His wife, Jelena, is the global director of the Novak Djokovic Foundation. She says ventilators needed to help COVID-19 patients range in price from 10,000 to 50,000 euros ($11,000 to $55,000).

The 32-year-old Djokovic won the Australian Open in January for his 17th Grand Slam title. Among men, only Roger Federer, with 20, and Rafael Nadal, with 19, have won more.

___

Jae Crowder of the Miami Heat has donated $15,000 to Boston-based custom slide sandal company ISlide.

That money will go entirely to the company’s affected workers.

Crowder is an ISlide investor and says he felt compelled to give because he knows workers there are in need.

Crowder says “to see the potential negative business impact from this outbreak compelled me to help in any way I could.”

___

Turkish basketball team Fenerbahce says one of its players and three members of the technical and administrative personnel have tested positive for the coronavirus.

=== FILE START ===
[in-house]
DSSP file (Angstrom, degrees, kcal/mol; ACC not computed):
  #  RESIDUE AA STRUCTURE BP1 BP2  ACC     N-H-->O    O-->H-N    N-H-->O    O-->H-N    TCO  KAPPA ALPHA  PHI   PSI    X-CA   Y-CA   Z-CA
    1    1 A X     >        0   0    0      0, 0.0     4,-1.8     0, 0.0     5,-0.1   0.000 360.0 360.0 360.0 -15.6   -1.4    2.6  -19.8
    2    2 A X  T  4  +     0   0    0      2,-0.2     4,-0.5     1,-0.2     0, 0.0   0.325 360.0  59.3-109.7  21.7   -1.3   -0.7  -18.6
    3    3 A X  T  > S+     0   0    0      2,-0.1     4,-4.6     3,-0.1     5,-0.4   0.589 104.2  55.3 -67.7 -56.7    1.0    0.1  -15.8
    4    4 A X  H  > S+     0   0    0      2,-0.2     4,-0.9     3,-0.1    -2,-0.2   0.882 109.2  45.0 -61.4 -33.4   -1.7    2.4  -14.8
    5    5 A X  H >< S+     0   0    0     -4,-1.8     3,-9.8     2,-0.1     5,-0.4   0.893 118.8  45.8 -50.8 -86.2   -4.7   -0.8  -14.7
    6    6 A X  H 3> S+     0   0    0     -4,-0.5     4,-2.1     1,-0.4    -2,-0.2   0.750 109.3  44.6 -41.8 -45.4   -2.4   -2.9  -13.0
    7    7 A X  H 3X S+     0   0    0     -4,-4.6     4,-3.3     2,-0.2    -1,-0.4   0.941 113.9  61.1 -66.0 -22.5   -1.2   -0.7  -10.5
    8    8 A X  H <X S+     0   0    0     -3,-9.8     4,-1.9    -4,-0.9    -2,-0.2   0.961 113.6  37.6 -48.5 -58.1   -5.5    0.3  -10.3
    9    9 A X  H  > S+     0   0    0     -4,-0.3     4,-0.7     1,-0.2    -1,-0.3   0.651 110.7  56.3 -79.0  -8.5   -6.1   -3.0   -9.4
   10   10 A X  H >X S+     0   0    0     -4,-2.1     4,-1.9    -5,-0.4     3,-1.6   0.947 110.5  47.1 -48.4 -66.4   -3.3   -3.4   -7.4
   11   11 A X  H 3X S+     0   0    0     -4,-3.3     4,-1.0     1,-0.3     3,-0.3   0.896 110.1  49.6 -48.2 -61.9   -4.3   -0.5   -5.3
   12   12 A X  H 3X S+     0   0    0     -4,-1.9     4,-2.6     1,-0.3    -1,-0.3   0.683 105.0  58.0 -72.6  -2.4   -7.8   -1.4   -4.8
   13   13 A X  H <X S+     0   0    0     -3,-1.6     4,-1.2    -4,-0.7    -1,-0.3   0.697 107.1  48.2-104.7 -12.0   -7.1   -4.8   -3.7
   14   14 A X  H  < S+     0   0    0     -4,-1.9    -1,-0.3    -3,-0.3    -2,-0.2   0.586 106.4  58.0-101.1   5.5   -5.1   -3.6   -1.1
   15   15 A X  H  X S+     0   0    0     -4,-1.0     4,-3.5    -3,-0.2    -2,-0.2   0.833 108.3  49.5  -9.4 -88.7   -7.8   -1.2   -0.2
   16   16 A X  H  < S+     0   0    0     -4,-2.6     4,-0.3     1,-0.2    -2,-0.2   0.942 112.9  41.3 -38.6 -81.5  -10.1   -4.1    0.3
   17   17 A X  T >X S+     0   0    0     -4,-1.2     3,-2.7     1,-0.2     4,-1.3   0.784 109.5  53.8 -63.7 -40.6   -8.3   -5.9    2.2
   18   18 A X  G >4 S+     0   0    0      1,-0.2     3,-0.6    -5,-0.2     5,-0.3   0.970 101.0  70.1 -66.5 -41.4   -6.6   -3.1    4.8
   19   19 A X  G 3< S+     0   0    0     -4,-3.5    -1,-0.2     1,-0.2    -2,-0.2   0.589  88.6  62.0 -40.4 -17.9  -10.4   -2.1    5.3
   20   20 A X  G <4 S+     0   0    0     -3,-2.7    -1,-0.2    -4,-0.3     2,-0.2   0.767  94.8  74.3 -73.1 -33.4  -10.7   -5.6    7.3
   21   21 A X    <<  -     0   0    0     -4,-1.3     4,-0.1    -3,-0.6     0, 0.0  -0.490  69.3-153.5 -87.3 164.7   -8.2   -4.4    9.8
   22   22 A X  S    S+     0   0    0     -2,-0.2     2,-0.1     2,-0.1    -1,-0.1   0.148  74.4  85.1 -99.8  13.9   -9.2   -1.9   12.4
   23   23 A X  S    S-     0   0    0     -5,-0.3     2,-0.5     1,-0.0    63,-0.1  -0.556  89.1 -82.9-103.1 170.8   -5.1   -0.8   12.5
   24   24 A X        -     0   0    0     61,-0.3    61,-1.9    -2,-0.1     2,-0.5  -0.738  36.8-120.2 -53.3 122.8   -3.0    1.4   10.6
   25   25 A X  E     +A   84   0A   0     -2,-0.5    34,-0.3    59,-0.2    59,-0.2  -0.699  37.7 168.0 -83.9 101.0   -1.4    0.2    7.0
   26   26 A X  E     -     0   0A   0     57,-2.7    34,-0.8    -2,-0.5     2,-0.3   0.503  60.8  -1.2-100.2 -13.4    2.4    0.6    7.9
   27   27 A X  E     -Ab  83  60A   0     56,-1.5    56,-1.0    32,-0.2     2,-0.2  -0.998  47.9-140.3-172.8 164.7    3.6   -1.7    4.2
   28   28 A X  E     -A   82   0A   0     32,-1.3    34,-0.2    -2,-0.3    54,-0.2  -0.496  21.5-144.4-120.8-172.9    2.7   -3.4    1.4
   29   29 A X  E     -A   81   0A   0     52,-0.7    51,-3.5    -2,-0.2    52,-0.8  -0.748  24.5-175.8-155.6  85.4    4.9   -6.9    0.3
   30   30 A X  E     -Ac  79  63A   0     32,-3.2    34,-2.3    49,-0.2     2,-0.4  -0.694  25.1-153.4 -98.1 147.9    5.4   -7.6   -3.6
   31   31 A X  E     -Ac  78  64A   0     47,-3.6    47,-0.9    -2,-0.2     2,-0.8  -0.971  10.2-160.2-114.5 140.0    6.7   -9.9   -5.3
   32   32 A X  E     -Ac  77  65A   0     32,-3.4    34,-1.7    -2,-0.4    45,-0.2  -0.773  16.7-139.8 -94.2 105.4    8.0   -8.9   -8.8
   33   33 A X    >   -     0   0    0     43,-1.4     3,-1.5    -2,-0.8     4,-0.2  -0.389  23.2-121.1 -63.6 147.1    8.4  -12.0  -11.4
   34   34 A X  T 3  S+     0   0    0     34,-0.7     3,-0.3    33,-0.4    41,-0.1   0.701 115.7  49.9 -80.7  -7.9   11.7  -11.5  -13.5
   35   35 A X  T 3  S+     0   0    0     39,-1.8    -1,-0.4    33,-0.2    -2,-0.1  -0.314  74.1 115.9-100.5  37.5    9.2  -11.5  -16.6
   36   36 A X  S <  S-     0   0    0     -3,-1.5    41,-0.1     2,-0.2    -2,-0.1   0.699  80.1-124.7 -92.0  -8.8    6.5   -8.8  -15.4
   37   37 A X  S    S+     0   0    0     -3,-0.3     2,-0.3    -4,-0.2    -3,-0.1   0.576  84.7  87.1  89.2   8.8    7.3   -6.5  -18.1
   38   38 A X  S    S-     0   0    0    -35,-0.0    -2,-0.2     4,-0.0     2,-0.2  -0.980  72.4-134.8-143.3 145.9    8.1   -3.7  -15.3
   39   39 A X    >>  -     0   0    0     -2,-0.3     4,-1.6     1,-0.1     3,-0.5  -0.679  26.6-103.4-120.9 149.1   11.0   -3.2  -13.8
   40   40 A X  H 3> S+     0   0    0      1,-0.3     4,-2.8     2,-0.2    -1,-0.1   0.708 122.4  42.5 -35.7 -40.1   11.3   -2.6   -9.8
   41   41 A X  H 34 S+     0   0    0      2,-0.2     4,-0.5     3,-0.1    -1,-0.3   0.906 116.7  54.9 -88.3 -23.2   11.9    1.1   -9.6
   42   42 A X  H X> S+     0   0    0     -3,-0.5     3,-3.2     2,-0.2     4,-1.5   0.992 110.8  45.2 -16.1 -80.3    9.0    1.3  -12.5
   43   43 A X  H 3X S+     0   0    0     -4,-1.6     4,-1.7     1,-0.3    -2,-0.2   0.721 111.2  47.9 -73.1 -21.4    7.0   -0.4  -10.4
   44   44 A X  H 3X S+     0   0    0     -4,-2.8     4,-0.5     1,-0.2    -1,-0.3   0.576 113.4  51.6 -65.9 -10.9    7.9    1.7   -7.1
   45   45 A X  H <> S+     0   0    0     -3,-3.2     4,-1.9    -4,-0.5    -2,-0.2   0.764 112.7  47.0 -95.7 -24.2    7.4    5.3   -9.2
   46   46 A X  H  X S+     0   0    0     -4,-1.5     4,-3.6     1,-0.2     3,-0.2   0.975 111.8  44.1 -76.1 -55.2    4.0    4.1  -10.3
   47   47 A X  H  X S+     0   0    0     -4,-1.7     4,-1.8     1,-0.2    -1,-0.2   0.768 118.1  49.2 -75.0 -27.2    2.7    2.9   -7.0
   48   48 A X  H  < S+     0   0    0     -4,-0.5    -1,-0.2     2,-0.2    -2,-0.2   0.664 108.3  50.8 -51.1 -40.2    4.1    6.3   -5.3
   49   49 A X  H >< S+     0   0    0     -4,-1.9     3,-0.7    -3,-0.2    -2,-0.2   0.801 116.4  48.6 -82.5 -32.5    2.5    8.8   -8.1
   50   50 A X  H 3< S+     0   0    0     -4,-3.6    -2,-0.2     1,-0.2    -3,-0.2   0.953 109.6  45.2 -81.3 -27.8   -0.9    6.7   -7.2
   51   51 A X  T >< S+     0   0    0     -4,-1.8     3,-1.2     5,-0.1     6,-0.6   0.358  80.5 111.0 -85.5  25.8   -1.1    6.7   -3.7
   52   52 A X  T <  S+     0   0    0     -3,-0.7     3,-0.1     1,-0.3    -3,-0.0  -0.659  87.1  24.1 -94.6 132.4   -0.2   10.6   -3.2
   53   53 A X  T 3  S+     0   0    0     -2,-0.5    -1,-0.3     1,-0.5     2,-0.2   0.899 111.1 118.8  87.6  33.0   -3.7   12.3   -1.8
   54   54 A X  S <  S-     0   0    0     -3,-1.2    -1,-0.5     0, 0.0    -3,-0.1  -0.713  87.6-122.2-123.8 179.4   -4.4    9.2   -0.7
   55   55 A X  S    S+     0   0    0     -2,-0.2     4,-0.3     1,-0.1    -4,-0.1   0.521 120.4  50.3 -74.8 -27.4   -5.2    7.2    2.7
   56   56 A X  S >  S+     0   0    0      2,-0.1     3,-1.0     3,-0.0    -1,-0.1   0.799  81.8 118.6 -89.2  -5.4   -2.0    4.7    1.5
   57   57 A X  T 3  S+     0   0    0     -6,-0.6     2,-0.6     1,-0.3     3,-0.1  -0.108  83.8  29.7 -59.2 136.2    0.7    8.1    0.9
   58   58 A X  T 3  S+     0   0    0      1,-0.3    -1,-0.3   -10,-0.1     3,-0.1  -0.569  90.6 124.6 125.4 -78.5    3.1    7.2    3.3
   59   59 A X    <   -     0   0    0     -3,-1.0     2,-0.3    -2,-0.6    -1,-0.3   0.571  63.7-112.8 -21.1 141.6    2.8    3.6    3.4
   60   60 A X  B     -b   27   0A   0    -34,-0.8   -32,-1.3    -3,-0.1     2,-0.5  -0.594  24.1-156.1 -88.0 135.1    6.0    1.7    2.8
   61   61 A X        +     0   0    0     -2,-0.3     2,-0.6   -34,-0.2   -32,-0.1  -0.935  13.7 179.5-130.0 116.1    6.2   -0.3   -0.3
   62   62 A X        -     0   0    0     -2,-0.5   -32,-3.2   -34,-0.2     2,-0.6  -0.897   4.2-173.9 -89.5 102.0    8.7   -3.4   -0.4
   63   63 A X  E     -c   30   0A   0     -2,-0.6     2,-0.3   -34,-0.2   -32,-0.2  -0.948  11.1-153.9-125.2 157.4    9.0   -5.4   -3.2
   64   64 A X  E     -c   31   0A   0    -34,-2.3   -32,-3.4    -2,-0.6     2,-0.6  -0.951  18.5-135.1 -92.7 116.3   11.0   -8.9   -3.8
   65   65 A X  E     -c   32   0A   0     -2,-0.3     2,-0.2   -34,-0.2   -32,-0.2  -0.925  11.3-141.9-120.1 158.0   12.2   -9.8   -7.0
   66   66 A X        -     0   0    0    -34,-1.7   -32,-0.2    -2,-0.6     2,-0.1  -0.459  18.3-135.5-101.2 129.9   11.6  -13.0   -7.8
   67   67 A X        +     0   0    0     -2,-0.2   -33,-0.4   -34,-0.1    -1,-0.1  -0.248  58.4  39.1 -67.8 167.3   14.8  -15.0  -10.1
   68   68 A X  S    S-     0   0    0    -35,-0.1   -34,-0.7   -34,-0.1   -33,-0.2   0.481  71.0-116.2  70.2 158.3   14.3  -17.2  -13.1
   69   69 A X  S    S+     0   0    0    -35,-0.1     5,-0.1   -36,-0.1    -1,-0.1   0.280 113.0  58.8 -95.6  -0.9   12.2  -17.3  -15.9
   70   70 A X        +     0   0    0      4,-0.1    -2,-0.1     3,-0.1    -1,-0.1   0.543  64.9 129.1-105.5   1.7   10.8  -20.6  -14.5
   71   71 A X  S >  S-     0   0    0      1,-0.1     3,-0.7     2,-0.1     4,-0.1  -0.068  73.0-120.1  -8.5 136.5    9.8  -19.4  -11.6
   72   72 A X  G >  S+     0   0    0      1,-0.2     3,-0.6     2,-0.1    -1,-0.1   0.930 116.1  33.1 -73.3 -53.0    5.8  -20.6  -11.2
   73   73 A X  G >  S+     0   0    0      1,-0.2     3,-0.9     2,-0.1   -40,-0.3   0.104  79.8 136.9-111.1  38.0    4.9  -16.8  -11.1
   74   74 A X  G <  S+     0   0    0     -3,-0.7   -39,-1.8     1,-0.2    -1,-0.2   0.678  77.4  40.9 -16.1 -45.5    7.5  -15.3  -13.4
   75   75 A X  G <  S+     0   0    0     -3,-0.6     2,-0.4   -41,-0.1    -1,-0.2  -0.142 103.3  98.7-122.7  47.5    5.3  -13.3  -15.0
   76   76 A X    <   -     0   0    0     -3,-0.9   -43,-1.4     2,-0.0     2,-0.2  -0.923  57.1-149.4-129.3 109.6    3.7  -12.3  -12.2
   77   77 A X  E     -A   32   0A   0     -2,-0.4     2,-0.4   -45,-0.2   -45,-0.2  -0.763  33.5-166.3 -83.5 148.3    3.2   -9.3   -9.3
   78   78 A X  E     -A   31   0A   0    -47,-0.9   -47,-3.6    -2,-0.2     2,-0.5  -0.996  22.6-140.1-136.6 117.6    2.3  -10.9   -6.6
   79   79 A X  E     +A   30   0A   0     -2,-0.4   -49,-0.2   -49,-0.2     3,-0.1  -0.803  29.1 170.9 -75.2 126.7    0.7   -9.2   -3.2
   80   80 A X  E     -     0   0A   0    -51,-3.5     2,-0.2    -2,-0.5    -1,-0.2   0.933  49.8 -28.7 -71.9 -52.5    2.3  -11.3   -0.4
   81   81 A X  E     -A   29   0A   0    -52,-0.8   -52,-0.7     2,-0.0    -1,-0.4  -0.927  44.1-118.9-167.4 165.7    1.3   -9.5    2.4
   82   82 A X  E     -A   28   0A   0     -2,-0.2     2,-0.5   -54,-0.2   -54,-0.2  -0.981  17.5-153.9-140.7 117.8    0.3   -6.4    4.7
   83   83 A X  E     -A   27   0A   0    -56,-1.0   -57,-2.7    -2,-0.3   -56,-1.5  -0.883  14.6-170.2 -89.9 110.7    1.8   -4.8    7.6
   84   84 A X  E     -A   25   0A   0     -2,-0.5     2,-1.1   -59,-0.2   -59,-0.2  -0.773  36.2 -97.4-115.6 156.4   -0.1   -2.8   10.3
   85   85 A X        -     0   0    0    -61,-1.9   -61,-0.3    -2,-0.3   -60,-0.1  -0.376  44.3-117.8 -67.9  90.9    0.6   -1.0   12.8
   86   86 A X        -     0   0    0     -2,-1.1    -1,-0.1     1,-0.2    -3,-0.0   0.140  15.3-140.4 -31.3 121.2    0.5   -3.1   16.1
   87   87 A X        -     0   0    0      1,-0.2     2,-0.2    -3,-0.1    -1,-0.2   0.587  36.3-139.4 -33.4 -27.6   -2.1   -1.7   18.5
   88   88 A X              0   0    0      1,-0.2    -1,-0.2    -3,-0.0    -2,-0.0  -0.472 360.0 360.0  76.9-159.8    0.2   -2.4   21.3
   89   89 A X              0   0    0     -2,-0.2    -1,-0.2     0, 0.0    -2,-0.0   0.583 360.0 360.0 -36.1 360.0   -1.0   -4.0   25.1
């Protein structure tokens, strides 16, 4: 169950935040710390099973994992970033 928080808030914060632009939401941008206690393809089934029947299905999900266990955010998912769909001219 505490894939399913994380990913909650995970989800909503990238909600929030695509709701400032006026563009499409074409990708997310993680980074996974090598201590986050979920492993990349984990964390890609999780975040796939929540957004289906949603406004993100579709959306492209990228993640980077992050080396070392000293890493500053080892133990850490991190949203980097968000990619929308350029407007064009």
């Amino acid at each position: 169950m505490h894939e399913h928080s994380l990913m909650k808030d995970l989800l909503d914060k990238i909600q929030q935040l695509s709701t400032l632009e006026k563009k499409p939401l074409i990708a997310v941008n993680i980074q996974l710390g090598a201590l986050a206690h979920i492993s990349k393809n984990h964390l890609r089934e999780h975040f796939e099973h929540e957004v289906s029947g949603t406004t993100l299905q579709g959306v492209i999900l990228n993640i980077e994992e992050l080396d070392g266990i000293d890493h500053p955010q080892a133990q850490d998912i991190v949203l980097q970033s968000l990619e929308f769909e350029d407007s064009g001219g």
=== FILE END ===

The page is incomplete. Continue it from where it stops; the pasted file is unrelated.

Fenerbahce says none of the four have been hospitalized. They were being isolated and monitored at home.

The player and three staff members were not named.

___

The Evian Masters women’s golf tournament has been moved to August because of the coronavirus outbreak.

The event originally scheduled for July 23-26 will now be held on Aug. 6-9 at the Evian Resort Golf Club.

Evian is one of the five majors on the women’s circuit.

The decision was made by the LPGA Tour, the Ladies European Tour and Evian organizers.

LPGA Commissioner Mike Whan says “this adjustment makes for easier travel for players and assists us as we look to reschedule previously postponed events.”

The women’s British Open is scheduled to be held two weeks after Evian.

___

The Russian anti-doping agency is suspending all tests for 10 days in response to measures implemented by the government to fight the coronavirus.

The move comes after President Vladimir Putin told Russians except those working in essential sectors to stay home next week.

RUSADA deputy CEO Margarita Pahnotskaya tells The Associated Press the testing suspension covers a longer period because of the risk of staff being stranded away from home. Tests stopped Friday and will resume on April 6.